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David M. Heath
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Consistency means: "the property of holding together and retaining shape." This is the most commonly-used definition of the word. It describes something that is the same throughout.


  • A foolish consistency is the hobgoblin of little minds, adored by little statesman and philosophers and divines. With consistency a great soul has simply nothing to do. He may as well concern himself with his shadow on the wall. Speak what you think now in hard words, and to-morrow speak what to-morrow thinks in hard words again, though it contradict every thing you said to-day. — 'Ah, so you shall be sure to be misunderstood.' — Is it so bad, then, to be misunderstood? Pythagoras was misunderstood, and Socrates, and Jesus, and Luther, and Copernicus, and Galileo, and Newton, and every pure and wise spirit that ever took flesh. To be great is to be misunderstood.
  • Consistency is contrary to nature, contrary to life. The only completely consistent people are the dead.
    • Aldous Huxley
    • "Wordsworth in the Tropics" in Do What You Will (1929)
  • Consistency is a virtue for trains: what we want from a philosopher is insights, whether he comes by them consistently or not.
    • Stephen Vizinczey
    • "Good Faith and Bad" in London Sunday Telegraph (4/21/1974)
    • reprinted in Truth and Lies in Literature (1986)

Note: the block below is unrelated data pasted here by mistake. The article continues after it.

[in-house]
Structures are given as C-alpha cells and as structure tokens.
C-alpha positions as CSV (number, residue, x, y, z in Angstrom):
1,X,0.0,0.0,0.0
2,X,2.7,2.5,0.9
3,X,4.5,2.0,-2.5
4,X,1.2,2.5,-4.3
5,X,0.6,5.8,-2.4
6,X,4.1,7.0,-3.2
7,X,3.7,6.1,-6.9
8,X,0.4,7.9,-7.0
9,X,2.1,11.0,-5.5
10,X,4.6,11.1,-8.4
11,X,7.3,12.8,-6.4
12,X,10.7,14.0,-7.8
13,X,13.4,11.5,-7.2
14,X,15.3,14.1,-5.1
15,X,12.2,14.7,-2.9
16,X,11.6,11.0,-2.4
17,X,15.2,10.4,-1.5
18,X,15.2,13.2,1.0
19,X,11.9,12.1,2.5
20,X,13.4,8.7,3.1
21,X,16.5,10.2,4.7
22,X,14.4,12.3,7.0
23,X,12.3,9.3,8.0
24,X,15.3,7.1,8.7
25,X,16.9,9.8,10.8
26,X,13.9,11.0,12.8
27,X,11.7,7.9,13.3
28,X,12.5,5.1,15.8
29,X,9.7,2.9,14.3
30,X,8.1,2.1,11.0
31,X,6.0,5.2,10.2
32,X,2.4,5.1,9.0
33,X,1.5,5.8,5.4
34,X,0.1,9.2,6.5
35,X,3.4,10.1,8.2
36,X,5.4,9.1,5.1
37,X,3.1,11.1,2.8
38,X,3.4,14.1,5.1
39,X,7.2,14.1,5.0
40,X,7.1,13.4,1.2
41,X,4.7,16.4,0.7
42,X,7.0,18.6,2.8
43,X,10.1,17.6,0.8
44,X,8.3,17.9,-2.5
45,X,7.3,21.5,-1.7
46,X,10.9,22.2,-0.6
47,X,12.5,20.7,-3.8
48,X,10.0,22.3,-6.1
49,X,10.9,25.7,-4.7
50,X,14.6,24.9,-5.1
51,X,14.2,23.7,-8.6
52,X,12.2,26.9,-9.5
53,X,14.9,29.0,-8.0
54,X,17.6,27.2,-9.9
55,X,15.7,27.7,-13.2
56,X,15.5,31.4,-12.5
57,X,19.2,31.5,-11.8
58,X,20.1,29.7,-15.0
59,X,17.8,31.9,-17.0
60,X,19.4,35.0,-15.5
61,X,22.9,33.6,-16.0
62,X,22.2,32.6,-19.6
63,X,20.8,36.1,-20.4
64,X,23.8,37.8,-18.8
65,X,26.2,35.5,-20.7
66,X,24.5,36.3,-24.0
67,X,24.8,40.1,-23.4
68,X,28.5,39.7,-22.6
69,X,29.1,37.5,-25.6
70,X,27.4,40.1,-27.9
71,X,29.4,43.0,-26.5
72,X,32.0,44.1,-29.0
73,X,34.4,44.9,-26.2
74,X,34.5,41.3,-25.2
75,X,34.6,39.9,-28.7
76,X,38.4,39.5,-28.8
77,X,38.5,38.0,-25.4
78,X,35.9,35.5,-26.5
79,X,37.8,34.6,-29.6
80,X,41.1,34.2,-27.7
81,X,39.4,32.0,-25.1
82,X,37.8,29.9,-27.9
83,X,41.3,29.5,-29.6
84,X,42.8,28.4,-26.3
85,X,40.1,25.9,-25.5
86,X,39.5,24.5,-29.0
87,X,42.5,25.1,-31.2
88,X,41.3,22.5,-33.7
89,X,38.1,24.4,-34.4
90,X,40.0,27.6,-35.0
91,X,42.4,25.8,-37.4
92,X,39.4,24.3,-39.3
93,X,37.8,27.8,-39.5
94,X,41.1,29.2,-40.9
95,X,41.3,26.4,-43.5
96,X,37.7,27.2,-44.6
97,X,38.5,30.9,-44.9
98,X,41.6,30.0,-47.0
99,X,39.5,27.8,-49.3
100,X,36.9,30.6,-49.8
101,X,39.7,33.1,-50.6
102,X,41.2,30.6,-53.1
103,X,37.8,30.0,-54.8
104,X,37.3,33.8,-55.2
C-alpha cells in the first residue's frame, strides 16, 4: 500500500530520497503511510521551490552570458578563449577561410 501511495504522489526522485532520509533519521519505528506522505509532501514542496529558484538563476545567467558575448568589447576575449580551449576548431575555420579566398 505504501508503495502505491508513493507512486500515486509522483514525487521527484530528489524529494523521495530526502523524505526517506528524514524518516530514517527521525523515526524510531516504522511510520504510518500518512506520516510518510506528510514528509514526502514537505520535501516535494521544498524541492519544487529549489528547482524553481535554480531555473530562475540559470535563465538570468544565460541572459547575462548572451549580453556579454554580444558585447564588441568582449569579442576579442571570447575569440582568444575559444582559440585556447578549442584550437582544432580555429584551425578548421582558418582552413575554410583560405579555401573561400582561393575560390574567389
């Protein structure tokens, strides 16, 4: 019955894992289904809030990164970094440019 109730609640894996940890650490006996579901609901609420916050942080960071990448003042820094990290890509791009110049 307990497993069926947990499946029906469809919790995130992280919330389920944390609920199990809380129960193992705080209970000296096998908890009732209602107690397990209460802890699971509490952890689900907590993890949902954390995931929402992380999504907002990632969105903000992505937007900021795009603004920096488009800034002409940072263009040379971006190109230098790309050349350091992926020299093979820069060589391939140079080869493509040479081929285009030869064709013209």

• Consistency is the last refuge of the unimaginative.
    • Oscar Wilde
    • "The Relation of Dress to Art" in Pall Mall Gazette (2/28/1885)
    • reprinted in Aristotle at Afternoon Tea:The Rare Oscar Wilde (1991)
  • Consistency is the enemy of enterprise, just as symmetry is the enemy of art.
  • The test of a first-rate intelligence is the ability to hold two opposed ideas in the mind at the same time, and still retain the ability to function.
  • Consistency requires you to be as ignorant today as you were a year ago.
  • A silly ass ... wrote a paper to prove me inconsistent. ... Inconsistency is the bugbear of fools! I wouldn't give a damn for a fellow who couldn't change his mind with a change of conditions.
    • John Arbuthnot "Jacky" Fisher, British Admiral and First Sea Lord, in a letter to former Prime Minister Arthur Balfour (ndg)
    • source: Arthur J. Marder. From the Dreadnought to Scapa Flow: The Royal Navy in the Fisher Era, 1904-1919. (1961-1965)
    • quoted by Robert K. Massie in Deadnought: Britain, Germany and the Comiing of the Great War. (1991)
  • I have forced myself to contradict myself in order to avoid conforming to my own tastes.
    • Marchel Duchamp
    • quoted by Harriet & Sidney Janis in "Marchel Duchamp: Anti-Artist" in View magazine (3/21/45)
    • reprinted in Robert Motherwell, Dada Painters and Poets (1951)


  • The facts changed. Since the facts changed, I changed my position. What do you do, sir?
    • John Maynard Keynes (explaining why he changed his opinion on a particular economic issue)
    • widely cited as "When the facts change, I change my mind - what do you do, sir?", but since the source is unknown, it's also unknown which version, or the many others variations that exist, is correct.

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